Today’s Solutions: May 19, 2024

This past weekend our Emissaries received our Optimist View: Why civil disobedience and ahimsa (nonviolence) triumph in the face of injustice. After sharing some of the philosophies and leaders of nonviolent activism, today we focus on Newark, a city that is serving as a nonviolent beacon of hope during the protests for racial justice.

Newark is familiar with the potential for violence during periods of civil unrest. The city experienced riots surrounding the issue of race in the summer of 1967 which resulted in the death of 26 people. Today, the way the city approaches protests is responsible for the sustained peace at these events.

City officials credit a three-pronged approach for their success. The first prong is mayor Ras Baraka, who has deep ties to the city. His own father was beaten during the 1967 riots and he has been vocal with the city about his support for racial equality including placing himself at the forefront of the marches and serving as a leader in the People’s Organization for Progress. 

The second prong was the decision to not send in armored SWAT teams to confront the protesters. The decision not to militarize the protest response has reduced the potential for violent interactions between police and protestors.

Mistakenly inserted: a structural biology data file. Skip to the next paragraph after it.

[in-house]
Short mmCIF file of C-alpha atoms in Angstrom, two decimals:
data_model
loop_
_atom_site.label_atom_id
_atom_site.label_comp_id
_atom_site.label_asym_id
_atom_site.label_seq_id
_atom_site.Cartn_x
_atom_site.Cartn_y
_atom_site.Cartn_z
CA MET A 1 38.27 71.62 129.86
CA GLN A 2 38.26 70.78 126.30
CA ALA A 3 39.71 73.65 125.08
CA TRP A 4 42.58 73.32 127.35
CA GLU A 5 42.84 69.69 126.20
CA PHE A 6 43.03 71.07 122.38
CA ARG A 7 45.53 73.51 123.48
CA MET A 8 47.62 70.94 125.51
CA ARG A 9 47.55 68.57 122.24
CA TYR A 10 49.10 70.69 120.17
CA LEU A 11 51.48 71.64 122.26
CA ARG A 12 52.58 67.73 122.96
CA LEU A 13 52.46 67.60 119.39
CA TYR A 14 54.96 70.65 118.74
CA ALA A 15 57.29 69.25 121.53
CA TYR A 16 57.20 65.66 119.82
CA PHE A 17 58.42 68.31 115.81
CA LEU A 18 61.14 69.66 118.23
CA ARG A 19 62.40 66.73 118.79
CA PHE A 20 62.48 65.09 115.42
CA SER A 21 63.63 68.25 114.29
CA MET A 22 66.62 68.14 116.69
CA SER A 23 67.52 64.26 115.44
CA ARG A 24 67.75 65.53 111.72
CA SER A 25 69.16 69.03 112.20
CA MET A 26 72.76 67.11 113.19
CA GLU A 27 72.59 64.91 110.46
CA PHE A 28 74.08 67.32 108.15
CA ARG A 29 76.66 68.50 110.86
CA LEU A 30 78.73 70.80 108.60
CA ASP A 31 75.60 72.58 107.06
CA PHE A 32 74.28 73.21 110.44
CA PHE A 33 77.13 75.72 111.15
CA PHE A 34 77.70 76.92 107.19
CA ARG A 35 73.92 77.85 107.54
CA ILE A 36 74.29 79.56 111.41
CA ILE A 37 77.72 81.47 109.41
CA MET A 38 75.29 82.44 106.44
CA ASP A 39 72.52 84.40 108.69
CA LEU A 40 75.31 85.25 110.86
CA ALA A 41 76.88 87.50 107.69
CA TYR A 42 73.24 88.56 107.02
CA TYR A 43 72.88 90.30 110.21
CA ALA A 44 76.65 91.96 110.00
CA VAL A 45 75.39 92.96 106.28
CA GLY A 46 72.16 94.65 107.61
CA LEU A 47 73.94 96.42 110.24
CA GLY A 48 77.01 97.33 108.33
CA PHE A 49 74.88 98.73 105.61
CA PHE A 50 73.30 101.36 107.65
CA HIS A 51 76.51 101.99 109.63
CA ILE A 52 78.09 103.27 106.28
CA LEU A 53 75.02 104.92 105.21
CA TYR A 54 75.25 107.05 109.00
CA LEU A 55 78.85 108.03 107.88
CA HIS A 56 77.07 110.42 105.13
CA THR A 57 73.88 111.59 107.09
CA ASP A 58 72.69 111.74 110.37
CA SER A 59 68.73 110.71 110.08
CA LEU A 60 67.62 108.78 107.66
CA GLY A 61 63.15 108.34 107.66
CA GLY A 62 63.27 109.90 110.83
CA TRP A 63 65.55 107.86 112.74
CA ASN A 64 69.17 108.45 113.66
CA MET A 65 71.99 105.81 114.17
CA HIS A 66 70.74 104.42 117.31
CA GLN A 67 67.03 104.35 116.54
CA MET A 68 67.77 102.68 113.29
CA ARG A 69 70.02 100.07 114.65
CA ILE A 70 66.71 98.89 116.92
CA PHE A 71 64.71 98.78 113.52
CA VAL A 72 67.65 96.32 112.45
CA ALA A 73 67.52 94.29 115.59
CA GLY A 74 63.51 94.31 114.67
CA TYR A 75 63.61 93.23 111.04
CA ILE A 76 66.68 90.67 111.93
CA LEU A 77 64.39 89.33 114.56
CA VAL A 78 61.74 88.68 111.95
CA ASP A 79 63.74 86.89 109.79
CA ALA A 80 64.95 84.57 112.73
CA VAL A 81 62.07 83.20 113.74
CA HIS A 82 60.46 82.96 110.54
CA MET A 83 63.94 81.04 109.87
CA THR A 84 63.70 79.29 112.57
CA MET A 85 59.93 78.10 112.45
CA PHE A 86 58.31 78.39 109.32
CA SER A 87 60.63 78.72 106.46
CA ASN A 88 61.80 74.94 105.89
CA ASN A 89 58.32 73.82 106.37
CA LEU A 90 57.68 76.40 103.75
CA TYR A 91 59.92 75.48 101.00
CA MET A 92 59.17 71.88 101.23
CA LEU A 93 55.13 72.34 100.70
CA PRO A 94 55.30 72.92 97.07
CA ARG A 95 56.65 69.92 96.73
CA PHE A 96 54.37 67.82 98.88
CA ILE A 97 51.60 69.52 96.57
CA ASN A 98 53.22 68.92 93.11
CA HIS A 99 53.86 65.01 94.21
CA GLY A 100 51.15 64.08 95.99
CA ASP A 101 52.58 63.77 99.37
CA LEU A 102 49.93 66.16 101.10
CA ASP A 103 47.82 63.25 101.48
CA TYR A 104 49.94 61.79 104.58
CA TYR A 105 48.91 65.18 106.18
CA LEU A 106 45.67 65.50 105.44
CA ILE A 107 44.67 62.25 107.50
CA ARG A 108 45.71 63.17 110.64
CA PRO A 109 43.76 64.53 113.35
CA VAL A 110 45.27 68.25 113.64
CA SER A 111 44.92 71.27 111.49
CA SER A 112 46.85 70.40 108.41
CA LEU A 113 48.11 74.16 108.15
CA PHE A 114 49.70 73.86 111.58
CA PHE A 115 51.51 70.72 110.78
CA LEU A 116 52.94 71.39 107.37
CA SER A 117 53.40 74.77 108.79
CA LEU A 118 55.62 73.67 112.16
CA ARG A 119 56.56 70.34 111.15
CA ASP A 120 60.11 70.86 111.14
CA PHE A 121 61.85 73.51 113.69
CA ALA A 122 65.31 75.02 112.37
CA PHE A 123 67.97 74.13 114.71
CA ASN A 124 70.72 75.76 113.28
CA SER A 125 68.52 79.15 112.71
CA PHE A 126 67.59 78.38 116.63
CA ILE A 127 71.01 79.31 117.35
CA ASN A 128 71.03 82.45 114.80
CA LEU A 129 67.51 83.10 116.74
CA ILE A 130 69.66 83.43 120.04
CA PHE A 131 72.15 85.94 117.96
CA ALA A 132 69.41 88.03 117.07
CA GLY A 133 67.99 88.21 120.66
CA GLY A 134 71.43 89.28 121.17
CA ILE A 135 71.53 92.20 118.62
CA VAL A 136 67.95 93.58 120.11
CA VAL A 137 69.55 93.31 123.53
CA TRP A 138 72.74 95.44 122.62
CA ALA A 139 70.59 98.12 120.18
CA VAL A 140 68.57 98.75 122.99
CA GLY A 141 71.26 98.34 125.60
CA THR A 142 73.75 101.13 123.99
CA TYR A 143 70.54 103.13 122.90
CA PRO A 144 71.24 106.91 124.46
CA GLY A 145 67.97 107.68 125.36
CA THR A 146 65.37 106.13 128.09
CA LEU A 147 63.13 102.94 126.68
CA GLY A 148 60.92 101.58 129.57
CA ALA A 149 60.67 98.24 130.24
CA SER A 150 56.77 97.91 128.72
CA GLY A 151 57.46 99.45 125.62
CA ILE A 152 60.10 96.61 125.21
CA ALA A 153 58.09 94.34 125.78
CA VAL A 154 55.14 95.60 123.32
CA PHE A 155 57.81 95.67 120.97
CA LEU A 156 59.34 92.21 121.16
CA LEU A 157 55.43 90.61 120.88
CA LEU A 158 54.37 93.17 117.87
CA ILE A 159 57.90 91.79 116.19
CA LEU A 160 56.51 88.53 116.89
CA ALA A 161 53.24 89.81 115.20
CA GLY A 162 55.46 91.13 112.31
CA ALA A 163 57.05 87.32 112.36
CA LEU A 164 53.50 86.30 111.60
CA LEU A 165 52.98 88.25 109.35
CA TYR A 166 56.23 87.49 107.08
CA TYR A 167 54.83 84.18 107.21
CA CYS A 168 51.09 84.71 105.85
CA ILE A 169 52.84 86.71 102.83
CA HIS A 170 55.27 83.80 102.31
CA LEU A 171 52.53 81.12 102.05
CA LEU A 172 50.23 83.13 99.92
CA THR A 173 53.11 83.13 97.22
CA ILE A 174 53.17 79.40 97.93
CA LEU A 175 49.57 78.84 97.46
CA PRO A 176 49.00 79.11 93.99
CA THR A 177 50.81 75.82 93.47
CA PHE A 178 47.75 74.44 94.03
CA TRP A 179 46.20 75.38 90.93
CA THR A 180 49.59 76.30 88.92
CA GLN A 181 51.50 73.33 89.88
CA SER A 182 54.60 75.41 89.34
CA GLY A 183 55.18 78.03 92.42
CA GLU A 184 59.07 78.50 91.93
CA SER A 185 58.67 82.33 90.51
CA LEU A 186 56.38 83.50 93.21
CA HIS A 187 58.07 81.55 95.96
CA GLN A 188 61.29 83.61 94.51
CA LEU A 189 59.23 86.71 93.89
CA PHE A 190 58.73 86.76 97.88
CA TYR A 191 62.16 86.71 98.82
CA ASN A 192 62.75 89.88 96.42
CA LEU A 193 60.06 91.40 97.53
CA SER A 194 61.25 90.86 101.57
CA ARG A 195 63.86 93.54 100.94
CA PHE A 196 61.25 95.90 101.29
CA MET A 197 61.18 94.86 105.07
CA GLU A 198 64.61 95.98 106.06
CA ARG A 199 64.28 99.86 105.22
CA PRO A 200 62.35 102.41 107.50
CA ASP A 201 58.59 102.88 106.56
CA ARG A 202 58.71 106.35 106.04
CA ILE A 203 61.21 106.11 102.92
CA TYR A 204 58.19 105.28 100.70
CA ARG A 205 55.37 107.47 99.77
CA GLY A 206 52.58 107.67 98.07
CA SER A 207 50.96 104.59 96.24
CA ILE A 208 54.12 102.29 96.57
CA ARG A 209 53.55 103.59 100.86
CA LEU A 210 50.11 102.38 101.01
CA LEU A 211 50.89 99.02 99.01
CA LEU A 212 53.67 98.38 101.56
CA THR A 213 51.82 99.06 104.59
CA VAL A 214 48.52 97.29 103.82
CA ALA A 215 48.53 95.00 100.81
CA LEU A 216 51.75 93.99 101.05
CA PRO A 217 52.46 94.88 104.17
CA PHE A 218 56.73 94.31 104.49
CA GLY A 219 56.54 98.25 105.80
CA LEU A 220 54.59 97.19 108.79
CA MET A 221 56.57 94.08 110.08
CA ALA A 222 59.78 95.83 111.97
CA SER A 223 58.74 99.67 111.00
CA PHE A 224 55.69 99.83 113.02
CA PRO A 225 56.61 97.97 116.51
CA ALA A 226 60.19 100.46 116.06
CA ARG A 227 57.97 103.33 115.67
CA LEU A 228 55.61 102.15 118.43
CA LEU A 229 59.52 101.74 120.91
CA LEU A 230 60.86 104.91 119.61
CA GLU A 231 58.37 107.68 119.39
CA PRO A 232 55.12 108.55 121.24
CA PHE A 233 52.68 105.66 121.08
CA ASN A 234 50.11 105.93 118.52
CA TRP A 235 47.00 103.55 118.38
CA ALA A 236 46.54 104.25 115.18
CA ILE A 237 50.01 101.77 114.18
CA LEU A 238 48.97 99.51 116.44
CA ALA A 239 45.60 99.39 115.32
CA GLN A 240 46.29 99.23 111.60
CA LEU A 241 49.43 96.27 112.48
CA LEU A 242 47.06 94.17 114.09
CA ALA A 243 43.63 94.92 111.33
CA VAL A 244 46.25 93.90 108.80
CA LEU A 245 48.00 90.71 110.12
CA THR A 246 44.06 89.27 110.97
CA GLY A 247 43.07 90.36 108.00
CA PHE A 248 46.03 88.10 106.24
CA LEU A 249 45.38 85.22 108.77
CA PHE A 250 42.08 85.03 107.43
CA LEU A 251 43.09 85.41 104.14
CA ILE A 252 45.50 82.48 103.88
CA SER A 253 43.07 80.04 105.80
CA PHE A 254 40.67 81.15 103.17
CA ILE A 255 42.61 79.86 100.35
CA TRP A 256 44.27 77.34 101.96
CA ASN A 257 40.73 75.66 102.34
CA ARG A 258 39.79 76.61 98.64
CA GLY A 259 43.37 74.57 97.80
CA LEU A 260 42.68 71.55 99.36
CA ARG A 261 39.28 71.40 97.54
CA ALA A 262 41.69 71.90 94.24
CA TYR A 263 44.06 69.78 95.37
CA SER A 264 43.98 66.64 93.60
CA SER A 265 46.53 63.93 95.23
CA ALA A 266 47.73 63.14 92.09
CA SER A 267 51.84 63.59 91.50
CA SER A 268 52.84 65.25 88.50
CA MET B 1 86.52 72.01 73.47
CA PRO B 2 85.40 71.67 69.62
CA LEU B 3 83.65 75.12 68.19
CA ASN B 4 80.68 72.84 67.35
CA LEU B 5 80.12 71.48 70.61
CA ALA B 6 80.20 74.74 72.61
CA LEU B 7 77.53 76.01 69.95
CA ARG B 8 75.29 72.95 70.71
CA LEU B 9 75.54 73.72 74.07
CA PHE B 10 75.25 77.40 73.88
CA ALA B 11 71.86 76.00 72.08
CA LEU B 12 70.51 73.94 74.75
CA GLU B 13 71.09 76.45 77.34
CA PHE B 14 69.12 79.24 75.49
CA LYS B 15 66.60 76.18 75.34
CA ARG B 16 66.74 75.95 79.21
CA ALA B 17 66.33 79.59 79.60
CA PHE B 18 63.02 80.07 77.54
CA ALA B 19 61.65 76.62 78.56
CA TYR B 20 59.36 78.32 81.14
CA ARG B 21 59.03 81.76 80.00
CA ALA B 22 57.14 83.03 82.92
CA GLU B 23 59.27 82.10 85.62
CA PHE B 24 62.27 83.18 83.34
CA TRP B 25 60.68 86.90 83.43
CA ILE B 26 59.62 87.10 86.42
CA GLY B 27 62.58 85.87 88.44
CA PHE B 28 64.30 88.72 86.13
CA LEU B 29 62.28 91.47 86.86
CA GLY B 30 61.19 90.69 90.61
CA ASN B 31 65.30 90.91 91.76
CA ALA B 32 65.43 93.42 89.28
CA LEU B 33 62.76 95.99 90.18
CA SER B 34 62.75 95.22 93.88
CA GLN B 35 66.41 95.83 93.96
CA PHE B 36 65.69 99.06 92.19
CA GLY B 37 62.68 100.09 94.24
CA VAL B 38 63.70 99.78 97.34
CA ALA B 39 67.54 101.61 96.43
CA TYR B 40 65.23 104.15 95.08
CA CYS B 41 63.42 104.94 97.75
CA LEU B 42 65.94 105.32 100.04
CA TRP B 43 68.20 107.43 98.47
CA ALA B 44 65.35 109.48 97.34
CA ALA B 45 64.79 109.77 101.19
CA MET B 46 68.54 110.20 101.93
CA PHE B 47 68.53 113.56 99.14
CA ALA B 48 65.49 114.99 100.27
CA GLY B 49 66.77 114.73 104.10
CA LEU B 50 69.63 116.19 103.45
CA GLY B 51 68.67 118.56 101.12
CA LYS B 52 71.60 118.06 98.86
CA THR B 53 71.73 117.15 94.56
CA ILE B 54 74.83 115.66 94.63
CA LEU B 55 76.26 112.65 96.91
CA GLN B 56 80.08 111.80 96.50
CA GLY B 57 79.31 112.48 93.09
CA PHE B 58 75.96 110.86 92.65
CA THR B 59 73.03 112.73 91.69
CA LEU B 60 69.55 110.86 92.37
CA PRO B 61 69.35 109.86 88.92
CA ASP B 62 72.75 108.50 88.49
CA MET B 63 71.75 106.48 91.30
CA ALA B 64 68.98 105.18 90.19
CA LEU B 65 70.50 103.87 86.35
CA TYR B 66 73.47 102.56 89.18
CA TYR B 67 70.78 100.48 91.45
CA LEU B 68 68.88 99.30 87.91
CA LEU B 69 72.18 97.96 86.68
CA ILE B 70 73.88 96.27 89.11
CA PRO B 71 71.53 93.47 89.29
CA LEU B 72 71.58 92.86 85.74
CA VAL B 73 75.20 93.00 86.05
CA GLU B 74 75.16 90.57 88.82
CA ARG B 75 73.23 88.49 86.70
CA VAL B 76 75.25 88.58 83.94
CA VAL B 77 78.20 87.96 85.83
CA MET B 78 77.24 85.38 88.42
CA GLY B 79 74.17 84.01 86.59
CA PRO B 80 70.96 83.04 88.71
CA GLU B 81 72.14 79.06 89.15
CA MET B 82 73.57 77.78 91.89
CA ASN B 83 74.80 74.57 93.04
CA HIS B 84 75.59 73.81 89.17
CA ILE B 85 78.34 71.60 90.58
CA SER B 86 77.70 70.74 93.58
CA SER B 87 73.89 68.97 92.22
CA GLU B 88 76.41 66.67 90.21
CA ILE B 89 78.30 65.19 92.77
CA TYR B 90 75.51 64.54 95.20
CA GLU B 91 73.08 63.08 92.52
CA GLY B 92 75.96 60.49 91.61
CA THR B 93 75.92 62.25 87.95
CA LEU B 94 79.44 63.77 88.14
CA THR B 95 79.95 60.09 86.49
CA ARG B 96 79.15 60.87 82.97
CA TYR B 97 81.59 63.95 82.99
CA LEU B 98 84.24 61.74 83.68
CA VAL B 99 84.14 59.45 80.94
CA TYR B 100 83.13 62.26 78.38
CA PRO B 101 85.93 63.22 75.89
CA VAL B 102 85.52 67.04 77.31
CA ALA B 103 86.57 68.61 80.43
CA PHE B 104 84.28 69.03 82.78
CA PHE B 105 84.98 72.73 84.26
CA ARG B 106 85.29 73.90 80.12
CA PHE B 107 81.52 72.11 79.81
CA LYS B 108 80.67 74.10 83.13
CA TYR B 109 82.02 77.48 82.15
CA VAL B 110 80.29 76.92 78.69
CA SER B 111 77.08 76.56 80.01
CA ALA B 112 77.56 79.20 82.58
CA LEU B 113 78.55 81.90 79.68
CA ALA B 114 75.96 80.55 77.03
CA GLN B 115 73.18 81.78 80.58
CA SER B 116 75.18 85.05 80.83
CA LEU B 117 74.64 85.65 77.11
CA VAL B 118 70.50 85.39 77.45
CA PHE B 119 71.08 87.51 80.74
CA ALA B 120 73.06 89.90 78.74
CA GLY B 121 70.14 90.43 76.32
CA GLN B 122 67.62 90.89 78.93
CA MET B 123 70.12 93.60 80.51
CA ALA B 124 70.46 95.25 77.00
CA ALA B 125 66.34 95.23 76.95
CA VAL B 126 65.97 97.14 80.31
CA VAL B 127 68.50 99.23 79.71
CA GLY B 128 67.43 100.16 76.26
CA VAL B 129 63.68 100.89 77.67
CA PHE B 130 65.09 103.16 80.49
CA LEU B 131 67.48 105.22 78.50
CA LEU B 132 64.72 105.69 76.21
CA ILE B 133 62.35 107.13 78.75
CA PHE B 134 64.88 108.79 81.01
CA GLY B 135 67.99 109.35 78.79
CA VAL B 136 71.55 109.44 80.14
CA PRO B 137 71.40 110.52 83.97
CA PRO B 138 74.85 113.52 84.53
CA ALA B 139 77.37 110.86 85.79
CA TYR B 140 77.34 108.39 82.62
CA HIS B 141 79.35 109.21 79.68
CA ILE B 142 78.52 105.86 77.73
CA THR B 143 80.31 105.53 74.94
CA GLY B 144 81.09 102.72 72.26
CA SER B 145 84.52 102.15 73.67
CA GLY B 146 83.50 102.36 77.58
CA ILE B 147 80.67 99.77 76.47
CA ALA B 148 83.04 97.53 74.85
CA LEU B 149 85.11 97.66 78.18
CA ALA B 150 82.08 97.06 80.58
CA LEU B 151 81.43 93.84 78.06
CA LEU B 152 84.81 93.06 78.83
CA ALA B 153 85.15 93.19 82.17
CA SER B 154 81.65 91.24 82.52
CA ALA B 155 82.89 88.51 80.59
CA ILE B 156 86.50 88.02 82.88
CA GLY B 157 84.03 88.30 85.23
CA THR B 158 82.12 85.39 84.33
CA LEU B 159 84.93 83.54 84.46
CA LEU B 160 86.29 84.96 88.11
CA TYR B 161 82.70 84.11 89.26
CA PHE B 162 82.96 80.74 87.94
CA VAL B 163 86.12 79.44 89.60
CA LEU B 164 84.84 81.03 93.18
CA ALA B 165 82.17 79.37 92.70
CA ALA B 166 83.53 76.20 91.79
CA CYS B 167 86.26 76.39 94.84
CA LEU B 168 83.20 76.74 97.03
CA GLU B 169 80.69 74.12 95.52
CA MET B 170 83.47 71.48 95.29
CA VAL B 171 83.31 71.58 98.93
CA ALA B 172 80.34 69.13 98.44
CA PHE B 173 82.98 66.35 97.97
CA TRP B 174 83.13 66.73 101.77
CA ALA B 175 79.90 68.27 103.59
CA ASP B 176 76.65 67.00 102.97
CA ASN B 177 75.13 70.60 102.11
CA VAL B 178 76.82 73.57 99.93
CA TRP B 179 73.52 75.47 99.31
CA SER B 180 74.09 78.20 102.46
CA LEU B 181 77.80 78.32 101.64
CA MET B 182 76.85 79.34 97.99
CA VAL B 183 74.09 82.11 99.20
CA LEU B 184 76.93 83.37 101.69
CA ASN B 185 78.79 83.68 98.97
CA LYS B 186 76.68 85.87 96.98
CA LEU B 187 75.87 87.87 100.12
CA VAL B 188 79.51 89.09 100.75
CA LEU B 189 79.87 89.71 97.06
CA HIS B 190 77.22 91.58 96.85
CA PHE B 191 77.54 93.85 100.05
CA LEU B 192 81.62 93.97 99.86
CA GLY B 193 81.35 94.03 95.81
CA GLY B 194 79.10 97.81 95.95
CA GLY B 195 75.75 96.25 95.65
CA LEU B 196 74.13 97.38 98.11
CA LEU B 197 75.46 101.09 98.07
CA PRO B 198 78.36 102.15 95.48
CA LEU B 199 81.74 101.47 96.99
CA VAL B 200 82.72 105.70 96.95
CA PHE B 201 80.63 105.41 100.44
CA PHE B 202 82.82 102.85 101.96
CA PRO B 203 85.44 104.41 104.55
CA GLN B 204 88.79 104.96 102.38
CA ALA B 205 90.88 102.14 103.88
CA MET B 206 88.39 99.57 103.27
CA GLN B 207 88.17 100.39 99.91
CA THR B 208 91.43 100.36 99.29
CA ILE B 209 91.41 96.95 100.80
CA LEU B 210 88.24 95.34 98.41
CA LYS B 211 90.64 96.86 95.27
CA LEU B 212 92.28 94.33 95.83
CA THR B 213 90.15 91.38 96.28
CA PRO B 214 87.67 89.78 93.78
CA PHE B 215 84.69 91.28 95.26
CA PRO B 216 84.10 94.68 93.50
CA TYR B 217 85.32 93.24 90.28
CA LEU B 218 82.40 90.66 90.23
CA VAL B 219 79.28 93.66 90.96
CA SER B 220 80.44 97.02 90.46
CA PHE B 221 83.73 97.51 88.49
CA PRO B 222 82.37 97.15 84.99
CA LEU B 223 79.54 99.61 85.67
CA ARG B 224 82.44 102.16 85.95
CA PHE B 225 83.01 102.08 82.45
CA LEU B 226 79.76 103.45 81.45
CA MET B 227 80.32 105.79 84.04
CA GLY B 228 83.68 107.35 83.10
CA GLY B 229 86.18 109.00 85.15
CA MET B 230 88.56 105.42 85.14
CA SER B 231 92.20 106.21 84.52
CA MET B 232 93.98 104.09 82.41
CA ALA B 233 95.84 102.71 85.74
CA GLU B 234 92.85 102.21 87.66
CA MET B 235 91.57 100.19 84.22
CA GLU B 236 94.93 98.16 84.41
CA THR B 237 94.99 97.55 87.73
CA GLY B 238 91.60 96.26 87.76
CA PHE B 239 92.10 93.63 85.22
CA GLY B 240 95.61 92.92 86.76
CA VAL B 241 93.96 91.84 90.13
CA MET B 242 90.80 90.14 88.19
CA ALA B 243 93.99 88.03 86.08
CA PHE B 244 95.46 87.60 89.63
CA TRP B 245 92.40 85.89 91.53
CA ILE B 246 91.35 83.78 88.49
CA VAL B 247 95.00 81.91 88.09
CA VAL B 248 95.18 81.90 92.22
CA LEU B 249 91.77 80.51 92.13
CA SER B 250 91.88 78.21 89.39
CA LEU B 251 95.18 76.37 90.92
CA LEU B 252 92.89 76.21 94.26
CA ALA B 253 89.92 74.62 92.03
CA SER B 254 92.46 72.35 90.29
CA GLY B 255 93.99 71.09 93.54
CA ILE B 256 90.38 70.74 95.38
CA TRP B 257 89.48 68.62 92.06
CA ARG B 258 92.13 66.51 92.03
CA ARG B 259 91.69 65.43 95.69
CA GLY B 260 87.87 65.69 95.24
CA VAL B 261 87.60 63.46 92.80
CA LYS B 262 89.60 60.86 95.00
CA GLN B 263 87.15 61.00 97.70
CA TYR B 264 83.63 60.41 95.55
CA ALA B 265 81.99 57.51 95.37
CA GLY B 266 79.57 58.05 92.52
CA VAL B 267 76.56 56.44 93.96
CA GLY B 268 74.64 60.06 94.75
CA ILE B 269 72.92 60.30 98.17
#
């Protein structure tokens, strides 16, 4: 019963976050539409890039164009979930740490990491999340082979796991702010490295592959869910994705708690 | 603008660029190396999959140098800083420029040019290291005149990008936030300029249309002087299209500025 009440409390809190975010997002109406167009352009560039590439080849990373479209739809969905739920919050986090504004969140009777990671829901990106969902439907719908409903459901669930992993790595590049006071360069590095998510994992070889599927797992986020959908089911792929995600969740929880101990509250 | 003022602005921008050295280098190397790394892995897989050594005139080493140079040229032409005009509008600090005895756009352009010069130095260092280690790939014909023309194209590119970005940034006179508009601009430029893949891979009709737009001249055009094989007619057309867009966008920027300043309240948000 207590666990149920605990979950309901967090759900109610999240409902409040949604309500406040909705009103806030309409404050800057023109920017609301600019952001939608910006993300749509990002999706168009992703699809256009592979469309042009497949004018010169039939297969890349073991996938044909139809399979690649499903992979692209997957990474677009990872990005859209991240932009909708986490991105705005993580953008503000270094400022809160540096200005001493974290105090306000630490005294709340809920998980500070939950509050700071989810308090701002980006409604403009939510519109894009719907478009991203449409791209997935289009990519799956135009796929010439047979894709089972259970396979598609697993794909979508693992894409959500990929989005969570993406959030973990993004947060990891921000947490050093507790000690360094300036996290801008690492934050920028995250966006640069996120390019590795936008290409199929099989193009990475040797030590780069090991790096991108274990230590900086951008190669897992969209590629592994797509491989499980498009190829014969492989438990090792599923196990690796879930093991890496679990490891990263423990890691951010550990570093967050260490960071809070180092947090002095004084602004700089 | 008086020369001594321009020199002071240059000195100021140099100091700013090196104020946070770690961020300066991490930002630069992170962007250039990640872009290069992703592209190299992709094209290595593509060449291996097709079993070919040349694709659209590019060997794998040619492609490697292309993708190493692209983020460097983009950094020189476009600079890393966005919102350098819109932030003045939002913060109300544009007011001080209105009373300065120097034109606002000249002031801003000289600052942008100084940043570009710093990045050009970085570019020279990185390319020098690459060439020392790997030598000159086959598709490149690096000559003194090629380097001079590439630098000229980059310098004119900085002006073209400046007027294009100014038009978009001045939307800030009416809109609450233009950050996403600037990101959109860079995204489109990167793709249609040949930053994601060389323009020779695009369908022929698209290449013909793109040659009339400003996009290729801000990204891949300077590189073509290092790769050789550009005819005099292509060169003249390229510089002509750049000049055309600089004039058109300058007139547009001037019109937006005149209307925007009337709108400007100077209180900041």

Lastly, the creation of the Newark Community Street Team, formed by Baraka in 2014, has been instrumental in ruling out potentially dangerous situations and individuals. As we discuss in our other story today, some groups have been using the crowds of the protests as a guise to provoke violence against peaceful protestors and vandalize the city.  

The Street Team has members situated throughout the city who respond to incidents swiftly and calmly, serving to deescalate potential conflicts. 

The multifaceted approach has been successful. Rather than suppress protests, Newark has supported and acknowledged them while helping maintain peace. The city is an example of the power of organizing upheld by strong leadership and communication between officials and citizens.

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